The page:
The languages of art, politics and melons

'Never Give Up the Fruit' (2013), glass bulbs, canvas cables, wooden beams, 280 x 135 x 200 cm. (photo courtesy of The Third Line)

DUBAI: Of the dozen-odd objects variously deployed around The Third Line gallery these days, none is more deceptive than “Never Give up the Fruit” (2013).

The piece is part of “Language Arts,” an exhibition of allusively profane multilingual works by Slavs and Tatars – the international multidisciplinary artist collective that has been publishing translations of Central Asian literature and generating thoughtful art since 2005.

Suspended from the gallery ceiling like a mobile, the installation is mostly comprised of glass and wood. Its most prominent feature, 30-odd handblown, green speckled glass lamps, is hung via knotted chords from a wooden latticework.

Thanks to its designlike quality, this piece wouldn’t look out of place hanging over a dining room table.

As Slavs and Tatars’ Payam Sharifi explained at the show’s opening earlier this month, however, the work’s appearance is deceptively simple. Actually “Never Give up the Fruit” is so freighted with meaning, it is the very definition of deception.

Like all the works in “Language Arts,” this one was inspired by the age-old political-linguistic contest for Central Asia. The struggle to assert hegemony over this region has seen various polities impose three different scripts (Latin, Cyrillic, Arabic) on the languages of this region.

Contrary to what you might assume, Sharifi points out, the historically Roman Catholic, Orthodox or Muslim powers that have imposed these alphabetic revolutions from above have shown less concern for what script best serves the needs of the languages in question than raison d’etat.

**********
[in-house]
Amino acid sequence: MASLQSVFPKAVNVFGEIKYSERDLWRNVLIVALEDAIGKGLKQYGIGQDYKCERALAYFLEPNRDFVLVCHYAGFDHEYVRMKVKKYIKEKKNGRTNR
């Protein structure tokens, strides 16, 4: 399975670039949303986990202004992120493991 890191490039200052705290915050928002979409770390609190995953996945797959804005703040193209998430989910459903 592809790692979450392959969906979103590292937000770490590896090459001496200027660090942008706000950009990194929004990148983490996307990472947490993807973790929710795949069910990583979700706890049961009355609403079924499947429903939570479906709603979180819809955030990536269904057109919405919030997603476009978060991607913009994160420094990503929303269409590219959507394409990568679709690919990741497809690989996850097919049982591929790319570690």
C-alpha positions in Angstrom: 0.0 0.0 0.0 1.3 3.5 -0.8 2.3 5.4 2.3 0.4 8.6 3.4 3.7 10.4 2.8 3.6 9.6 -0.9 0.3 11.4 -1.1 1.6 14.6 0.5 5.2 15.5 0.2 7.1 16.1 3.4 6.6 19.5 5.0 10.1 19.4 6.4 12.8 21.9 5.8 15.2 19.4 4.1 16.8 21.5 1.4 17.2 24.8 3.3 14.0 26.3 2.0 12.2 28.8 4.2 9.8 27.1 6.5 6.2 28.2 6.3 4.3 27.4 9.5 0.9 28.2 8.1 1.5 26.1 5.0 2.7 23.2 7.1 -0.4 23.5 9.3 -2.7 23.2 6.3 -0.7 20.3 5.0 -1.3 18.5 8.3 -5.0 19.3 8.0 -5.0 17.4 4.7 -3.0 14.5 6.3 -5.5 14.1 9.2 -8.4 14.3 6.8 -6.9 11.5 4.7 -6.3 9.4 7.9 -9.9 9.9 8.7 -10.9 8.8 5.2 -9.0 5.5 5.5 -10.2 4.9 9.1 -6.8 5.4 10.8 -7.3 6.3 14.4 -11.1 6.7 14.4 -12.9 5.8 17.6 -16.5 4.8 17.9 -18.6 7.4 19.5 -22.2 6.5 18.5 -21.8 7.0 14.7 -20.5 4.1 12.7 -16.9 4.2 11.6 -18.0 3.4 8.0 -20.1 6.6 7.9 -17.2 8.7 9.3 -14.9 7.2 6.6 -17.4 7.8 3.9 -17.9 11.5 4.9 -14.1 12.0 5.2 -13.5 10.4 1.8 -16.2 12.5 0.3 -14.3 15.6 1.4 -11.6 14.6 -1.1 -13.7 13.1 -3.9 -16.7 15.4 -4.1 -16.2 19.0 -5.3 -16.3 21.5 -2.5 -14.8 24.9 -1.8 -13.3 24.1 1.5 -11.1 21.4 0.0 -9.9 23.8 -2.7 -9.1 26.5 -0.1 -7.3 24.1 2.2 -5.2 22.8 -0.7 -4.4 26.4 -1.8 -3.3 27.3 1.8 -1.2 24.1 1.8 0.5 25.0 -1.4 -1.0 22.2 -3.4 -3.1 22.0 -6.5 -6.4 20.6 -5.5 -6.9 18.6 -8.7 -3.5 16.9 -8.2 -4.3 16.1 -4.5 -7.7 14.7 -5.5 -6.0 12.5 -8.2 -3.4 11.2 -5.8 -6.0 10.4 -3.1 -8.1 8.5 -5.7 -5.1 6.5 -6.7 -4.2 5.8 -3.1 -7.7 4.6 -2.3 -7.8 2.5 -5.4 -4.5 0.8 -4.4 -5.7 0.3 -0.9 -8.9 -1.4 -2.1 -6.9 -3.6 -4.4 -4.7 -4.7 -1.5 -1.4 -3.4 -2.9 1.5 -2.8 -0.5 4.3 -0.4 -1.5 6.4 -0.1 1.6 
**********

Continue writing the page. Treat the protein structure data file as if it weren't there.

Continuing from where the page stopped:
This particular work grew out of the collective’s work on Xinjiang, the westernmost region of China. The region’s Muslim ethnic Uighurs call it “Uighuristan.”

“Never Give up the Fruit” was commissioned for a 2012 New York exhibition of the same name that, as Sharifi put it, explored Uighur culture’s triangulation between communism and political Islam.

The work takes its title from the legend of the Fragrant Concubine – aka the Uighur Khoja Iparhan, aka Xian Fe. Renowned for her physical beauty and an enticing perfume redolent of honeydew, Khoja Iparhan was kidnapped and bestowed to Qing Dynasty Emperor Qianlong.

During her time in captivity, it is said she never submitted to the emperor’s advances, in effect never giving up the fruit.

The story ramifies throughout the installation.

Its 30-odd orbs have been formed to resemble the Hami melon. Formerly a prized commodity in the Silk Road trade, the Uighur people would send Hami melons to China’s Qing Dynasty emperors as tribute.

The wooden lattice from which the lamps are suspended is not randomly elaborate. It’s been assembled to form Chinese characters. Translated, they spell “dissimulation.”

“Taqiyya” in Arabic, dissimulation is a pragmatic principle in some Muslim practices, a form of deception concerning one’s religious convictions that is permissible if honesty threatens to subject the believer to imminent harm and injury.

Not exactly “Swedish for common sense.”

‘Language Arts’ is up at The Third Line gallery until 17 April. For more information, see

A version of this article appeared in the print edition of The Daily Star on March 28, 2014, on page 16.




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